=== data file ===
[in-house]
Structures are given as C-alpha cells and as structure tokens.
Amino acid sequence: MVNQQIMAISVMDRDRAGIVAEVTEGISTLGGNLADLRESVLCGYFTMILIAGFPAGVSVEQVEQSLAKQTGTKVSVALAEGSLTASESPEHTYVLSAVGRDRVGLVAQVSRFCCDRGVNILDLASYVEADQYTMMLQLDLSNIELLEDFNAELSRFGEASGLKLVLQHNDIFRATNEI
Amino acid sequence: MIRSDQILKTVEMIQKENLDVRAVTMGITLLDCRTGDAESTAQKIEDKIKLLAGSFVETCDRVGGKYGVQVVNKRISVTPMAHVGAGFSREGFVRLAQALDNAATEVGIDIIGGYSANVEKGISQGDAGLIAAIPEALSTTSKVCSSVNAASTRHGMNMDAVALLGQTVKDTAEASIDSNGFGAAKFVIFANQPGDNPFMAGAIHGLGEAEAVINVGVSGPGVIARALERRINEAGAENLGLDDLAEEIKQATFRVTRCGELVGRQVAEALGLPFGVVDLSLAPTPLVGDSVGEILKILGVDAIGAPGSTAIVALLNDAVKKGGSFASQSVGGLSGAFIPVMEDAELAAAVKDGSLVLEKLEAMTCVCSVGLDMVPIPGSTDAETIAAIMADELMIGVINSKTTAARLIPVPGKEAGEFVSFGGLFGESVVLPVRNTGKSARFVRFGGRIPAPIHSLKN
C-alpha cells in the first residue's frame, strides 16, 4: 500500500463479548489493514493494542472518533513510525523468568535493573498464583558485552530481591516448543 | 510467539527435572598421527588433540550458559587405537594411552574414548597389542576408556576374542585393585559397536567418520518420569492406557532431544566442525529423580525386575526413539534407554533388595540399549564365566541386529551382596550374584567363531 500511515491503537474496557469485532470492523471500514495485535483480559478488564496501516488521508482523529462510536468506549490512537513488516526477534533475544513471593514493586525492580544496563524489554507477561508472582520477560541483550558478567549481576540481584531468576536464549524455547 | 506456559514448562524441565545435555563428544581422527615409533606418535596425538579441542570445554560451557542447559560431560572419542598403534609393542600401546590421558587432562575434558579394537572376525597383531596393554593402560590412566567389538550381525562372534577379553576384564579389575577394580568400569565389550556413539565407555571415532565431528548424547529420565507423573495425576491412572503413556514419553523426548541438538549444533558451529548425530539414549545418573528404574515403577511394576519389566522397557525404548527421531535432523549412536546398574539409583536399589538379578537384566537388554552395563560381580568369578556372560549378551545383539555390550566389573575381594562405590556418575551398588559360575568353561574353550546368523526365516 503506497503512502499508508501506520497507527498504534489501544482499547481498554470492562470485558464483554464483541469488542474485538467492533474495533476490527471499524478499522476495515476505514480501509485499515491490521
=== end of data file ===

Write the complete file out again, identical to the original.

[in-house]
Structures are given as C-alpha cells and as structure tokens.
Amino acid sequence: MVNQQIMAISVMDRDRAGIVAEVTEGISTLGGNLADLRESVLCGYFTMILIAGFPAGVSVEQVEQSLAKQTGTKVSVALAEGSLTASESPEHTYVLSAVGRDRVGLVAQVSRFCCDRGVNILDLASYVEADQYTMMLQLDLSNIELLEDFNAELSRFGEASGLKLVLQHNDIFRATNEI
Amino acid sequence: MIRSDQILKTVEMIQKENLDVRAVTMGITLLDCRTGDAESTAQKIEDKIKLLAGSFVETCDRVGGKYGVQVVNKRISVTPMAHVGAGFSREGFVRLAQALDNAATEVGIDIIGGYSANVEKGISQGDAGLIAAIPEALSTTSKVCSSVNAASTRHGMNMDAVALLGQTVKDTAEASIDSNGFGAAKFVIFANQPGDNPFMAGAIHGLGEAEAVINVGVSGPGVIARALERRINEAGAENLGLDDLAEEIKQATFRVTRCGELVGRQVAEALGLPFGVVDLSLAPTPLVGDSVGEILKILGVDAIGAPGSTAIVALLNDAVKKGGSFASQSVGGLSGAFIPVMEDAELAAAVKDGSLVLEKLEAMTCVCSVGLDMVPIPGSTDAETIAAIMADELMIGVINSKTTAARLIPVPGKEAGEFVSFGGLFGESVVLPVRNTGKSARFVRFGGRIPAPIHSLKN
C-alpha cells in the first residue's frame, strides 16, 4: 500500500463479548489493514493494542472518533513510525523468568535493573498464583558485552530481591516448543 | 510467539527435572598421527588433540550458559587405537594411552574414548597389542576408556576374542585393585559397536567418520518420569492406557532431544566442525529423580525386575526413539534407554533388595540399549564365566541386529551382596550374584567363531 500511515491503537474496557469485532470492523471500514495485535483480559478488564496501516488521508482523529462510536468506549490512537513488516526477534533475544513471593514493586525492580544496563524489554507477561508472582520477560541483550558478567549481576540481584531468576536464549524455547 | 506456559514448562524441565545435555563428544581422527615409533606418535596425538579441542570445554560451557542447559560431560572419542598403534609393542600401546590421558587432562575434558579394537572376525597383531596393554593402560590412566567389538550381525562372534577379553576384564579389575577394580568400569565389550556413539565407555571415532565431528548424547529420565507423573495425576491412572503413556514419553523426548541438538549444533558451529548425530539414549545418573528404574515403577511394576519389566522397557525404548527421531535432523549412536546398574539409583536399589538379578537384566537388554552395563560381580568369578556372560549378551545383539555390550566389573575381594562405590556418575551398588559360575568353561574353550546368523526365516 503506497503512502499508508501506520497507527498504534489501544482499547481498554470492562470485558464483554464483541469488542474485538467492533474495533476490527471499524478499522476495515476505514480501509485499515491490521